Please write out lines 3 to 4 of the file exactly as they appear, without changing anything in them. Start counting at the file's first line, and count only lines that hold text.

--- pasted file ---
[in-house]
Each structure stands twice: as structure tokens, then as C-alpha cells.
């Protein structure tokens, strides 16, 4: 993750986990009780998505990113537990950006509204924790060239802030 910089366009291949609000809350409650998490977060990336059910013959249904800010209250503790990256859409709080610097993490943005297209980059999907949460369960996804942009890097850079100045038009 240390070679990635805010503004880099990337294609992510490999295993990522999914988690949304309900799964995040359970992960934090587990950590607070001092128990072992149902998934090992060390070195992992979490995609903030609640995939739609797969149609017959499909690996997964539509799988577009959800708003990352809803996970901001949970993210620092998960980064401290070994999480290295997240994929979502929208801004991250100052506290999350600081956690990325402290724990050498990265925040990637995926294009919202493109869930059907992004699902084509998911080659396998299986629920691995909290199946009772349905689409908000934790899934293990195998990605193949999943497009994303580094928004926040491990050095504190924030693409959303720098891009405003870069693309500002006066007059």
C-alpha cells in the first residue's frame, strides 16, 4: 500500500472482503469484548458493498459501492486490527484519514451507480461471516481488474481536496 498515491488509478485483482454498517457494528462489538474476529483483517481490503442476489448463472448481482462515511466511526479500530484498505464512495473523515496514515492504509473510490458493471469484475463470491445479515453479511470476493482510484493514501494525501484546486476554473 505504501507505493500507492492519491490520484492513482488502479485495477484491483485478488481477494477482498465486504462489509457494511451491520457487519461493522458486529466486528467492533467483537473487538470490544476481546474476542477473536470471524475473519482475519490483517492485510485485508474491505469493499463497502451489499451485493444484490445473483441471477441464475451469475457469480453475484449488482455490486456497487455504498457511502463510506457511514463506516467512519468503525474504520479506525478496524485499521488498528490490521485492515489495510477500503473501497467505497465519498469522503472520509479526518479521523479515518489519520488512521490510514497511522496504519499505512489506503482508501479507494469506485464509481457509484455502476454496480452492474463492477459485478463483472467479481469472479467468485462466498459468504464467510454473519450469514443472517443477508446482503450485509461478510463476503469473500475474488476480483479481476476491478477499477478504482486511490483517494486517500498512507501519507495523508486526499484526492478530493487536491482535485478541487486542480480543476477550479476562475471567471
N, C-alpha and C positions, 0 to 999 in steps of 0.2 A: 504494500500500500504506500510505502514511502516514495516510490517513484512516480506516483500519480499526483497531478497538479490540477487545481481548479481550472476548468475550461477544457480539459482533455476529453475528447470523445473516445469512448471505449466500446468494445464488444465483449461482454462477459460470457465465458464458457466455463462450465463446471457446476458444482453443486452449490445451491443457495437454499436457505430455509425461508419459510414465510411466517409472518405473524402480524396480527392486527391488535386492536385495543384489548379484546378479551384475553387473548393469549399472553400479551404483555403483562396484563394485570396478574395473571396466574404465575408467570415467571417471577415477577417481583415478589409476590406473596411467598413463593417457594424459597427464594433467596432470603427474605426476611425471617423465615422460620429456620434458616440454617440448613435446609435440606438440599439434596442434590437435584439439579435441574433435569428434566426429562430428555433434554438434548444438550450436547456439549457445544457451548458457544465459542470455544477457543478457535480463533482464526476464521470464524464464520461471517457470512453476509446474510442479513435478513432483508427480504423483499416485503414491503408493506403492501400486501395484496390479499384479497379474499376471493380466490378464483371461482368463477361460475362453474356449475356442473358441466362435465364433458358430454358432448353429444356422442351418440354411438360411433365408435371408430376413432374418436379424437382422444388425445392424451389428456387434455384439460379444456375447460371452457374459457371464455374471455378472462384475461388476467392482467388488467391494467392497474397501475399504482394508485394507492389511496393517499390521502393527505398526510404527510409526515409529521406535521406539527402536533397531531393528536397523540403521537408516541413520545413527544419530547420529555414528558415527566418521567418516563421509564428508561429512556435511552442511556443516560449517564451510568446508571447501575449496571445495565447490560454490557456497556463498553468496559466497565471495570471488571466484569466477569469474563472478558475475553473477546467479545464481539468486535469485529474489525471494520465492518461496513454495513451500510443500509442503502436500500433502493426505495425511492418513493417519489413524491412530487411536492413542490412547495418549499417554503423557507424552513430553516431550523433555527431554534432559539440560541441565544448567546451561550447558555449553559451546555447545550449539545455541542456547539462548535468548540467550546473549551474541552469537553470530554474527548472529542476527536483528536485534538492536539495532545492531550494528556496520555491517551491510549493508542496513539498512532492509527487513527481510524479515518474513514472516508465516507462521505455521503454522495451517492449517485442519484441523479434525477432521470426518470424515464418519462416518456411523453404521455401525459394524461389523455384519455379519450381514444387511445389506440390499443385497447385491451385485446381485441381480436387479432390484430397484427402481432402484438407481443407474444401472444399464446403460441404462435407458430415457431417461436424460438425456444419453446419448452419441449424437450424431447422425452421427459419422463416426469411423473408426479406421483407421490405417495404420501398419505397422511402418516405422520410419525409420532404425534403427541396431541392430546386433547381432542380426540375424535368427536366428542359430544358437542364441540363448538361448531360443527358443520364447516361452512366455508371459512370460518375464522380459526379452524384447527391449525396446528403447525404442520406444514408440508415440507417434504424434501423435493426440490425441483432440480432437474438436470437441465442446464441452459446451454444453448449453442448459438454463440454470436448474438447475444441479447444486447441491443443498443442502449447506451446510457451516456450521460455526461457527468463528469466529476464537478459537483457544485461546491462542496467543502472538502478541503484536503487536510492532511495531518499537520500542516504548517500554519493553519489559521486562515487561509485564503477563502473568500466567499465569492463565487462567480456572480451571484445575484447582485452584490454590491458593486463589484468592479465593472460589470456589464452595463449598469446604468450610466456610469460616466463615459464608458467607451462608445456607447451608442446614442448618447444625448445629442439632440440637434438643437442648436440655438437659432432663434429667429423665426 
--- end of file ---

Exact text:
């Protein structure tokens, strides 16, 4: 993750986990009780998505990113537990950006509204924790060239802030 910089366009291949609000809350409650998490977060990336059910013959249904800010209250503790990256859409709080610097993490943005297209980059999907949460369960996804942009890097850079100045038009 240390070679990635805010503004880099990337294609992510490999295993990522999914988690949304309900799964995040359970992960934090587990950590607070001092128990072992149902998934090992060390070195992992979490995609903030609640995939739609797969149609017959499909690996997964539509799988577009959800708003990352809803996970901001949970993210620092998960980064401290070994999480290295997240994929979502929208801004991250100052506290999350600081956690990325402290724990050498990265925040990637995926294009919202493109869930059907992004699902084509998911080659396998299986629920691995909290199946009772349905689409908000934790899934293990195998990605193949999943497009994303580094928004926040491990050095504190924030693409959303720098891009405003870069693309500002006066007059």
C-alpha cells in the first residue's frame, strides 16, 4: 500500500472482503469484548458493498459501492486490527484519514451507480461471516481488474481536496 498515491488509478485483482454498517457494528462489538474476529483483517481490503442476489448463472448481482462515511466511526479500530484498505464512495473523515496514515492504509473510490458493471469484475463470491445479515453479511470476493482510484493514501494525501484546486476554473 505504501507505493500507492492519491490520484492513482488502479485495477484491483485478488481477494477482498465486504462489509457494511451491520457487519461493522458486529466486528467492533467483537473487538470490544476481546474476542477473536470471524475473519482475519490483517492485510485485508474491505469493499463497502451489499451485493444484490445473483441471477441464475451469475457469480453475484449488482455490486456497487455504498457511502463510506457511514463506516467512519468503525474504520479506525478496524485499521488498528490490521485492515489495510477500503473501497467505497465519498469522503472520509479526518479521523479515518489519520488512521490510514497511522496504519499505512489506503482508501479507494469506485464509481457509484455502476454496480452492474463492477459485478463483472467479481469472479467468485462466498459468504464467510454473519450469514443472517443477508446482503450485509461478510463476503469473500475474488476480483479481476476491478477499477478504482486511490483517494486517500498512507501519507495523508486526499484526492478530493487536491482535485478541487486542480480543476477550479476562475471567471